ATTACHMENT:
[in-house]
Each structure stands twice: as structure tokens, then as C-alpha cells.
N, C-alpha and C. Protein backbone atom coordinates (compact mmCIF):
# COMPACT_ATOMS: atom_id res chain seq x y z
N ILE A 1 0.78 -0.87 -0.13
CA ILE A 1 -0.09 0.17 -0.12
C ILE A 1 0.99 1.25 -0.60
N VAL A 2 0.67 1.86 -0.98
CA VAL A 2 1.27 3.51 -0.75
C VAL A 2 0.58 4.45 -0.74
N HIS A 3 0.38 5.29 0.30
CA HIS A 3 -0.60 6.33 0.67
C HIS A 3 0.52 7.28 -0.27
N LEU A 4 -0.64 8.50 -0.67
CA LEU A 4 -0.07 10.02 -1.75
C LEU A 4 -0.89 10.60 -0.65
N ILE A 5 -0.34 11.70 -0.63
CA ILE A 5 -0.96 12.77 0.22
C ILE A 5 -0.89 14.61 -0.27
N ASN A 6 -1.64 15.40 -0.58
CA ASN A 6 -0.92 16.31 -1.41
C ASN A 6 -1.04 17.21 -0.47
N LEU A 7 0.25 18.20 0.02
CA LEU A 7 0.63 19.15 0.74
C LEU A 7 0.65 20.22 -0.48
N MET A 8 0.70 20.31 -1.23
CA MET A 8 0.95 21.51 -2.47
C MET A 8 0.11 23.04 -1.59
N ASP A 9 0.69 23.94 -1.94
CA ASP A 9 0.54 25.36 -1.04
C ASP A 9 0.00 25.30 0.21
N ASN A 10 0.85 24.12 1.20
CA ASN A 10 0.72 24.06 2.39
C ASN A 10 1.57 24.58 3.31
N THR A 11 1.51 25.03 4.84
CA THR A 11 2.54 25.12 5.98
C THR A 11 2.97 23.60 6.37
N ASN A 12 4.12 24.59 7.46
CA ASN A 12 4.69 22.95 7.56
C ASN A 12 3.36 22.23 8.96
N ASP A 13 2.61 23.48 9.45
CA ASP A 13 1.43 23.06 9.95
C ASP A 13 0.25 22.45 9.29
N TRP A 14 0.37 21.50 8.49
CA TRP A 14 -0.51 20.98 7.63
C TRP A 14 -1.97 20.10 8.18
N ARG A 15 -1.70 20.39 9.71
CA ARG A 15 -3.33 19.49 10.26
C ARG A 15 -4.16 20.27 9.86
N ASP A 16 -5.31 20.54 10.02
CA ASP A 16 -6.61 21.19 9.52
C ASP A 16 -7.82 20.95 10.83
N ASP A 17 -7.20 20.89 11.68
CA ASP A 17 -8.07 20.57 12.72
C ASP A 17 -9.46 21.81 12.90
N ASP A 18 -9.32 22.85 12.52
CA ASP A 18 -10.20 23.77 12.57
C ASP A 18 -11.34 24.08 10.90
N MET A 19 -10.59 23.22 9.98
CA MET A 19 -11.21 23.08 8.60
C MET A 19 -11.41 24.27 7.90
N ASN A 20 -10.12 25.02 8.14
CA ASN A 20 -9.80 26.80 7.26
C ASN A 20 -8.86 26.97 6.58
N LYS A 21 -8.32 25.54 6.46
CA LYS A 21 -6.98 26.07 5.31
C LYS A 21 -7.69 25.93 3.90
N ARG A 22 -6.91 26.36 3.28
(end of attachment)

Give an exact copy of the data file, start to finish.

[in-house]
Each structure stands twice: as structure tokens, then as C-alpha cells.
N, C-alpha and C. Protein backbone atom coordinates (compact mmCIF):
# COMPACT_ATOMS: atom_id res chain seq x y z
N ILE A 1 0.78 -0.87 -0.13
CA ILE A 1 -0.09 0.17 -0.12
C ILE A 1 0.99 1.25 -0.60
N VAL A 2 0.67 1.86 -0.98
CA VAL A 2 1.27 3.51 -0.75
C VAL A 2 0.58 4.45 -0.74
N HIS A 3 0.38 5.29 0.30
CA HIS A 3 -0.60 6.33 0.67
C HIS A 3 0.52 7.28 -0.27
N LEU A 4 -0.64 8.50 -0.67
CA LEU A 4 -0.07 10.02 -1.75
C LEU A 4 -0.89 10.60 -0.65
N ILE A 5 -0.34 11.70 -0.63
CA ILE A 5 -0.96 12.77 0.22
C ILE A 5 -0.89 14.61 -0.27
N ASN A 6 -1.64 15.40 -0.58
CA ASN A 6 -0.92 16.31 -1.41
C ASN A 6 -1.04 17.21 -0.47
N LEU A 7 0.25 18.20 0.02
CA LEU A 7 0.63 19.15 0.74
C LEU A 7 0.65 20.22 -0.48
N MET A 8 0.70 20.31 -1.23
CA MET A 8 0.95 21.51 -2.47
C MET A 8 0.11 23.04 -1.59
N ASP A 9 0.69 23.94 -1.94
CA ASP A 9 0.54 25.36 -1.04
C ASP A 9 0.00 25.30 0.21
N ASN A 10 0.85 24.12 1.20
CA ASN A 10 0.72 24.06 2.39
C ASN A 10 1.57 24.58 3.31
N THR A 11 1.51 25.03 4.84
CA THR A 11 2.54 25.12 5.98
C THR A 11 2.97 23.60 6.37
N ASN A 12 4.12 24.59 7.46
CA ASN A 12 4.69 22.95 7.56
C ASN A 12 3.36 22.23 8.96
N ASP A 13 2.61 23.48 9.45
CA ASP A 13 1.43 23.06 9.95
C ASP A 13 0.25 22.45 9.29
N TRP A 14 0.37 21.50 8.49
CA TRP A 14 -0.51 20.98 7.63
C TRP A 14 -1.97 20.10 8.18
N ARG A 15 -1.70 20.39 9.71
CA ARG A 15 -3.33 19.49 10.26
C ARG A 15 -4.16 20.27 9.86
N ASP A 16 -5.31 20.54 10.02
CA ASP A 16 -6.61 21.19 9.52
C ASP A 16 -7.82 20.95 10.83
N ASP A 17 -7.20 20.89 11.68
CA ASP A 17 -8.07 20.57 12.72
C ASP A 17 -9.46 21.81 12.90
N ASP A 18 -9.32 22.85 12.52
CA ASP A 18 -10.20 23.77 12.57
C ASP A 18 -11.34 24.08 10.90
N MET A 19 -10.59 23.22 9.98
CA MET A 19 -11.21 23.08 8.60
C MET A 19 -11.41 24.27 7.90
N ASN A 20 -10.12 25.02 8.14
CA ASN A 20 -9.80 26.80 7.26
C ASN A 20 -8.86 26.97 6.58
N LYS A 21 -8.32 25.54 6.46
CA LYS A 21 -6.98 26.07 5.31
C LYS A 21 -7.69 25.93 3.90
N ARG A 22 -6.91 26.36 3.28